Oklahoma City, Oklahoma
March 6, 2012

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Table of Contents


Warren Resources, Inc. and Subsidiaries

CONSOLIDATED BALANCE SHEETS

December 31,

 
  2011   2010  
 
  (in thousands, except
share and per
share data)

 

ASSETS

             

Current Assets

             

Cash and cash equivalents

  $ 10,614   $ 11,092  

Accounts receivable—trade, net

    13,660     12,512  

Restricted investments in U.S. Treasury bonds—available for sale, at fair value (amortized cost of $89 in 2011 and $84 in 2010)

    135     110  

Derivative financial instruments

    309      

Other current assets

    948     1,040  
           

Total current assets

    25,666     24,754  

Other Assets

             

Oil and gas properties—at cost, based on full cost method of accounting, net of accumulated depreciation, depletion and amortization (includes unproved properties excluded from amortization of $22,963 and $25,732 as of December 31, 2011 and 2010)

    275,443     231,746  

Property and equipment—at cost, net

    16,926     10,817  

Restricted investments in U.S. Treasury bonds—available for sale, at fair value (amortized cost of $804 in 2011 and $756 in 2010)

    1,214     987  

Derivative financial instruments

        392  

Other assets

    4,383     3,900  
           

Total other assets

    297,966     247,842  
           

  $ 323,632   $ 272,596  
           

LIABILITIES AND STOCKHOLDERS' EQUITY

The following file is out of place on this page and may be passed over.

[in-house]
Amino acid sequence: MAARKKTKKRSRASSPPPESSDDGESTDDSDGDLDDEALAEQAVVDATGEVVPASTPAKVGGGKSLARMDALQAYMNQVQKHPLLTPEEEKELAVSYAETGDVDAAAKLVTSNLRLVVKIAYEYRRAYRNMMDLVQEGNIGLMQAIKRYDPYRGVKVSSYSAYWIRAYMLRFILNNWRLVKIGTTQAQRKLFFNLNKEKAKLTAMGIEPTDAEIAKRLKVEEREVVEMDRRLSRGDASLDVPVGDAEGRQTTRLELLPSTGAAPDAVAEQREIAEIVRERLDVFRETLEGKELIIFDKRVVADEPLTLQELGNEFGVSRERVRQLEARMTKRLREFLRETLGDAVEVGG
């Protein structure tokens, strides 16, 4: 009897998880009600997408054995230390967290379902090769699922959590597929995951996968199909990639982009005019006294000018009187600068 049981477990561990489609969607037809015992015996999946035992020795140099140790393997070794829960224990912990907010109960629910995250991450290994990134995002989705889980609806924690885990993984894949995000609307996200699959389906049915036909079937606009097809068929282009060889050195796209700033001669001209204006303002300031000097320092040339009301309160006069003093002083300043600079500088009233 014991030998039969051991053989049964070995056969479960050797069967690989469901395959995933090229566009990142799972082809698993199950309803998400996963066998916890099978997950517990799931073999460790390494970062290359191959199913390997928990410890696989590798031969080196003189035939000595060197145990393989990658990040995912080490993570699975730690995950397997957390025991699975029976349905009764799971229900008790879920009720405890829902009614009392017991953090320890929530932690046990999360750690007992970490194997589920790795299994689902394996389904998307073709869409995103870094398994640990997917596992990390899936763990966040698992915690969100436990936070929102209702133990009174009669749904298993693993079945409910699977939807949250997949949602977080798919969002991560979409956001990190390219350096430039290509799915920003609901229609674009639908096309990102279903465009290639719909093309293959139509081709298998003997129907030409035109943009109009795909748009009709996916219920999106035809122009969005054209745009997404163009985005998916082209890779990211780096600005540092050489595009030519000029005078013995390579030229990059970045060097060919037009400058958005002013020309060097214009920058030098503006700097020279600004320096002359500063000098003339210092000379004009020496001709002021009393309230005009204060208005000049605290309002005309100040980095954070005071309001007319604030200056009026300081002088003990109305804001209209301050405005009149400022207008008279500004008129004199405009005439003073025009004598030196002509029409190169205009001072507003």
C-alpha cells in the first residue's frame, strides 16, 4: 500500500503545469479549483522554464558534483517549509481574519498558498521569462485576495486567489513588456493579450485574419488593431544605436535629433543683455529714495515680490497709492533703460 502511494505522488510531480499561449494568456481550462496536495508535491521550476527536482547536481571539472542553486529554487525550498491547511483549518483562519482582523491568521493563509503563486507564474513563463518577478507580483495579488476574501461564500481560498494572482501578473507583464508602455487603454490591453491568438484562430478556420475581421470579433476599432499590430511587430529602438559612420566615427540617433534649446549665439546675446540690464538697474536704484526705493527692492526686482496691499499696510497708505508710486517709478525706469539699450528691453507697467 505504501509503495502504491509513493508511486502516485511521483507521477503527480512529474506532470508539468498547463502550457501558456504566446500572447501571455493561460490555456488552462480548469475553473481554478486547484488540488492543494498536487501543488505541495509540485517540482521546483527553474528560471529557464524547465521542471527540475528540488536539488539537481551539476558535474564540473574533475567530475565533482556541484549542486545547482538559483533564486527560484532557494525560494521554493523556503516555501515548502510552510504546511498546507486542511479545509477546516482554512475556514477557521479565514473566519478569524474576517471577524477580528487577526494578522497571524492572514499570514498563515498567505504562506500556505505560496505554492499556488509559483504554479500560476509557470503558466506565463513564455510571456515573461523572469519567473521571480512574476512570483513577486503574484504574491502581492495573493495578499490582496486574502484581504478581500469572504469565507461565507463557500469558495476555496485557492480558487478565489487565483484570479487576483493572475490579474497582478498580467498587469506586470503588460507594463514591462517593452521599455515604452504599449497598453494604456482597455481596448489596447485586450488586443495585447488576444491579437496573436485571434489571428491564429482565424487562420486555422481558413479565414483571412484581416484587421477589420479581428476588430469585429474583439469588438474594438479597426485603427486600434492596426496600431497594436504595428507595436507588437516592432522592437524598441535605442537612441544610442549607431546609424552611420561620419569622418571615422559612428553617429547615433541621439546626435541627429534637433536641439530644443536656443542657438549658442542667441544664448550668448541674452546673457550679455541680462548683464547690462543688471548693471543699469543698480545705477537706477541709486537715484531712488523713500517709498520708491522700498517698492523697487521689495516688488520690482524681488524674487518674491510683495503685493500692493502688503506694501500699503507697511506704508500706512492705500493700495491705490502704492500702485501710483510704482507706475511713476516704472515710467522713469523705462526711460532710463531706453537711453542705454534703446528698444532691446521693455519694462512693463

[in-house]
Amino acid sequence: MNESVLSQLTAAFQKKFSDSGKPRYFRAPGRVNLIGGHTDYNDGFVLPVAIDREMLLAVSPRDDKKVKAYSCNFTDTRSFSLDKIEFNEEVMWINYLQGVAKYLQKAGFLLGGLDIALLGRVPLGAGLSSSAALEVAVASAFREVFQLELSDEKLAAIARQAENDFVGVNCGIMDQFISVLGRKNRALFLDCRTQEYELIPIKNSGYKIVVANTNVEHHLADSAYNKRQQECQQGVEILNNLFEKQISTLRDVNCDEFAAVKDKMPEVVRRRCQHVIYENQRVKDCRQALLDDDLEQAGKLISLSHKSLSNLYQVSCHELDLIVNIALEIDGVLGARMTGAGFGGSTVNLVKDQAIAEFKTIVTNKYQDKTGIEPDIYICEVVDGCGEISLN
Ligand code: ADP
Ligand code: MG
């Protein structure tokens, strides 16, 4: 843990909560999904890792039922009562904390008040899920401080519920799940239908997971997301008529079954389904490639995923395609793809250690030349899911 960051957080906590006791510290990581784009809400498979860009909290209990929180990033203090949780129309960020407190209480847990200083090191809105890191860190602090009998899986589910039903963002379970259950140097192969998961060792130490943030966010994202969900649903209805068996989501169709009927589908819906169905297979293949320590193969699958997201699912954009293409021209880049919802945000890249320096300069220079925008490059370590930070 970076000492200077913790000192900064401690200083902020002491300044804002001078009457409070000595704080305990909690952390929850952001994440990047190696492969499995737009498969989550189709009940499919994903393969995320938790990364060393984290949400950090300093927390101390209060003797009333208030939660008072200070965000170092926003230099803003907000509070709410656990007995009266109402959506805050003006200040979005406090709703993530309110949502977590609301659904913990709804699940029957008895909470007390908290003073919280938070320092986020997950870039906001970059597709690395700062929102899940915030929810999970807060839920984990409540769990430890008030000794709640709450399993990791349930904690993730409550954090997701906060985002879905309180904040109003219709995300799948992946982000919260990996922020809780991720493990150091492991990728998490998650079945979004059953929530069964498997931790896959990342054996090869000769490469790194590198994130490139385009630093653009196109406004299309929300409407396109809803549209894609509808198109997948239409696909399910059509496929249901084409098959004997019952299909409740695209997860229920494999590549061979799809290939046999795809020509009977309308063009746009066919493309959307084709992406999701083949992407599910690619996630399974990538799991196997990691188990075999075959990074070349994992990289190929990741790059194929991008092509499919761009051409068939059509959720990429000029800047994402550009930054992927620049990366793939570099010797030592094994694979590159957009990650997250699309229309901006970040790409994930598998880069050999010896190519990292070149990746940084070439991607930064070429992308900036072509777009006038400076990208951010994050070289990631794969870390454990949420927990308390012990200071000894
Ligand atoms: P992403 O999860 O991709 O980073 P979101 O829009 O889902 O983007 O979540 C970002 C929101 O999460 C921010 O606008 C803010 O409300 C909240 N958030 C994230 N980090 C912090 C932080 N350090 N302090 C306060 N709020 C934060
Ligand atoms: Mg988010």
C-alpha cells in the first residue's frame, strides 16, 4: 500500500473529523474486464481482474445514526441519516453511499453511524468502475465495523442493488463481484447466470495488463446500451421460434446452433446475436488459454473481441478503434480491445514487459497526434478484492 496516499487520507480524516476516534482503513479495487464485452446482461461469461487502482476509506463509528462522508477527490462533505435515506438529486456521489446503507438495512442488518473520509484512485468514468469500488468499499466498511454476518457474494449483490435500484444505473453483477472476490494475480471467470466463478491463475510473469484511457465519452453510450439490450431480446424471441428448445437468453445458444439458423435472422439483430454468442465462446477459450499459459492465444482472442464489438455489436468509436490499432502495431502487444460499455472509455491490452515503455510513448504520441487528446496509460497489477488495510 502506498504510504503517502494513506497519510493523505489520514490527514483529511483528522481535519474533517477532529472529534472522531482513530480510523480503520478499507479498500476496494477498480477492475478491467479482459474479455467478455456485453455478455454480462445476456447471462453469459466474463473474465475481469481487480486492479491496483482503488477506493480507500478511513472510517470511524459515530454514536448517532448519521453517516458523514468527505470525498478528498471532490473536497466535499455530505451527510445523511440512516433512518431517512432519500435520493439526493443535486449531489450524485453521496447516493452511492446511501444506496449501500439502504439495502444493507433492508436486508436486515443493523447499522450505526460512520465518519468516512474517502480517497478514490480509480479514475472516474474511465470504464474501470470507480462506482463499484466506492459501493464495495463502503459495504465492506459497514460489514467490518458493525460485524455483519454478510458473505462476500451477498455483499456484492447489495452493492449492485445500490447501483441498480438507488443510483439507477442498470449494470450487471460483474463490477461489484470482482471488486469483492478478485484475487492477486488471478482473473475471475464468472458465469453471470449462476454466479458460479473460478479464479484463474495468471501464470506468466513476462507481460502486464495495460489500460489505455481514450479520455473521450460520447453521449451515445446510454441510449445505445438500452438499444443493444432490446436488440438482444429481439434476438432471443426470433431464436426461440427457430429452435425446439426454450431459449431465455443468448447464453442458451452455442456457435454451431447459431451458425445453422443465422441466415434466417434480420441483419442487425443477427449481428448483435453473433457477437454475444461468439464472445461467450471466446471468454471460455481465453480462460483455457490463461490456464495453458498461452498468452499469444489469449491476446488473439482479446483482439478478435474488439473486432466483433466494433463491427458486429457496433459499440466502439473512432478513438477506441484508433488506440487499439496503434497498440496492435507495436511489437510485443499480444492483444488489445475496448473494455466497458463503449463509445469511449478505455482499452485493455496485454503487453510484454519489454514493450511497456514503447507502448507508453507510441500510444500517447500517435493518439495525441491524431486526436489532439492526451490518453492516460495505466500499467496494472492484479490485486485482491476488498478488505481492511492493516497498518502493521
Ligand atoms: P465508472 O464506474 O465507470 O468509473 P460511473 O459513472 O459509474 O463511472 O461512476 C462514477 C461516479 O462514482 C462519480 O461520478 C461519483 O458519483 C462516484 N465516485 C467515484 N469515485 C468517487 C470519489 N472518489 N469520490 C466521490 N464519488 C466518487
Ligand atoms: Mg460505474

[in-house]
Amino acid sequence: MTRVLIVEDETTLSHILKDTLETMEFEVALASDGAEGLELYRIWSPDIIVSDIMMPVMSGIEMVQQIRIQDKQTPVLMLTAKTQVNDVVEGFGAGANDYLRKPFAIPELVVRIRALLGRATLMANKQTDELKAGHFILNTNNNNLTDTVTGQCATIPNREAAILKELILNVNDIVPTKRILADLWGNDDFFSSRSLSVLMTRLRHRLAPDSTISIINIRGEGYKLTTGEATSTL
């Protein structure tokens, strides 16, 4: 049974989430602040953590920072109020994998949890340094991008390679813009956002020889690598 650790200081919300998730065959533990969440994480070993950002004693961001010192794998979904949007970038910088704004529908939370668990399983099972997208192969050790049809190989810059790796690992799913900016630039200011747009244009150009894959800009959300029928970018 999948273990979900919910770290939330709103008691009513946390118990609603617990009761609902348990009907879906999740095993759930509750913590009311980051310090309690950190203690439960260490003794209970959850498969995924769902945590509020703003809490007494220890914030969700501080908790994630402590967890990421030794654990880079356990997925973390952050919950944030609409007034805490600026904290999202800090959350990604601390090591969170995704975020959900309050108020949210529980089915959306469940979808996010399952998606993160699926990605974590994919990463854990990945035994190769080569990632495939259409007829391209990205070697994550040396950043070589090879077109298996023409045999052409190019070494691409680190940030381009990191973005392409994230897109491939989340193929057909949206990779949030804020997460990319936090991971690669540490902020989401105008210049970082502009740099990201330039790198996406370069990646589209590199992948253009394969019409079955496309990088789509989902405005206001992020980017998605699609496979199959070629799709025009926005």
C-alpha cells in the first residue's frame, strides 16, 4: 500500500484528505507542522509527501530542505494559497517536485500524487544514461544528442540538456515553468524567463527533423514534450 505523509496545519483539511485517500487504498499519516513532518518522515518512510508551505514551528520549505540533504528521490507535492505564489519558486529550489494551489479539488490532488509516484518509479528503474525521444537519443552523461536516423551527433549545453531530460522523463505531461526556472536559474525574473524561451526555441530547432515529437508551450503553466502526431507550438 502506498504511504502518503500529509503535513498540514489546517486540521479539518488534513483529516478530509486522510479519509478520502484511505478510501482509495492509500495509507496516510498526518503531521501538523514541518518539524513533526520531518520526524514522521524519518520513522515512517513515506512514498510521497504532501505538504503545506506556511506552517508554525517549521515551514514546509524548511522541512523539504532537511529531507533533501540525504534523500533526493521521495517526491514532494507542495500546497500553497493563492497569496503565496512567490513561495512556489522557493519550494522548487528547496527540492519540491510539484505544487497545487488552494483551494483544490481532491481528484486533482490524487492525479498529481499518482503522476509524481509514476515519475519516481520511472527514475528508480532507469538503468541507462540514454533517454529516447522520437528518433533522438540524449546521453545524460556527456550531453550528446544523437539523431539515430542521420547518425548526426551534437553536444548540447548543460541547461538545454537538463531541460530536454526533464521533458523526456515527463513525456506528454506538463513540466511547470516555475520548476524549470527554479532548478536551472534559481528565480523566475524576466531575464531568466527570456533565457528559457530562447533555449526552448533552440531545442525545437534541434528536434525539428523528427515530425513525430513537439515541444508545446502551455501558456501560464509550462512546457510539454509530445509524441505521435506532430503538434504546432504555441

Current Liabilities

             

Current maturities of debentures and other long-term liabilities

  $ 2,831   $ 3,631  

Accounts payable and accrued expenses

    38,234     24,414  

Derivative financial instruments

    980     9,625  
           

Total current liabilities

    42,045     37,670  

Long-Term Liabilities

             

Debentures, less current portion

    1,486     1,486  

Other long-term liabilities, less current portion

    16,510     12,663  

Derivative financial instruments

        603  

Line of credit

    89,500     69,500  
           

    107,496     84,252  

Commitments and contingencies (Note F)

             

Stockholders' Equity

             

8% convertible preferred stock—$.0001 par value; authorized, 10,000,000 shares; issued and outstanding, 10,703 shares in 2011 and 2010 respectively (aggregate liquidation preference $128 in 2011 and 2010)